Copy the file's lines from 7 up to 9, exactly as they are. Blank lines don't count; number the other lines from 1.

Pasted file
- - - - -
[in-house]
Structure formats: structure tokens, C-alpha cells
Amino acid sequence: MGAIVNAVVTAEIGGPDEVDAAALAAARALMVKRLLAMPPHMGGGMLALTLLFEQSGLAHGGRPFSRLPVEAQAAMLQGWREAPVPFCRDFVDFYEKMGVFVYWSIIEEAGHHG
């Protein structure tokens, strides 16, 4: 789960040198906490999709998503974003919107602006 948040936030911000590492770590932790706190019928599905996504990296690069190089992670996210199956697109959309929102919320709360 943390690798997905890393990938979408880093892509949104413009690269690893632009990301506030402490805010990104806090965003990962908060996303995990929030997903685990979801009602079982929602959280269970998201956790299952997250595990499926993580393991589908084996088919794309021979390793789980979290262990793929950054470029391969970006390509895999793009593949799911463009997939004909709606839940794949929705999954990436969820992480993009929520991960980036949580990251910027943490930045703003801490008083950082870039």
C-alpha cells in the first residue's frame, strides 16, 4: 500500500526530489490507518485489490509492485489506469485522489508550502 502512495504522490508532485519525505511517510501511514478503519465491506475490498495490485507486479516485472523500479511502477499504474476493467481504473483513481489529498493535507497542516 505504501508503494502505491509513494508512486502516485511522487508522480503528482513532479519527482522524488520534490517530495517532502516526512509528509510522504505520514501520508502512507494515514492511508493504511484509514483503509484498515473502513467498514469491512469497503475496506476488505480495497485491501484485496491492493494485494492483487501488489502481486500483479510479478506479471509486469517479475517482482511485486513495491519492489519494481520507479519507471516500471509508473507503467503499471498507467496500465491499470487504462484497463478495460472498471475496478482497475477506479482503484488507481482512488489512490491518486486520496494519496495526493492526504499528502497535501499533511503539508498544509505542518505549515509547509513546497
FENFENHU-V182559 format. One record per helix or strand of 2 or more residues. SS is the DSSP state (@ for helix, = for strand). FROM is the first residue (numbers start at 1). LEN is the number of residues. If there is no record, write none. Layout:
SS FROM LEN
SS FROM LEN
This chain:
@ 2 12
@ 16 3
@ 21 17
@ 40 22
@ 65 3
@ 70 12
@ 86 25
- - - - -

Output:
SS FROM LEN
SS FROM LEN
This chain: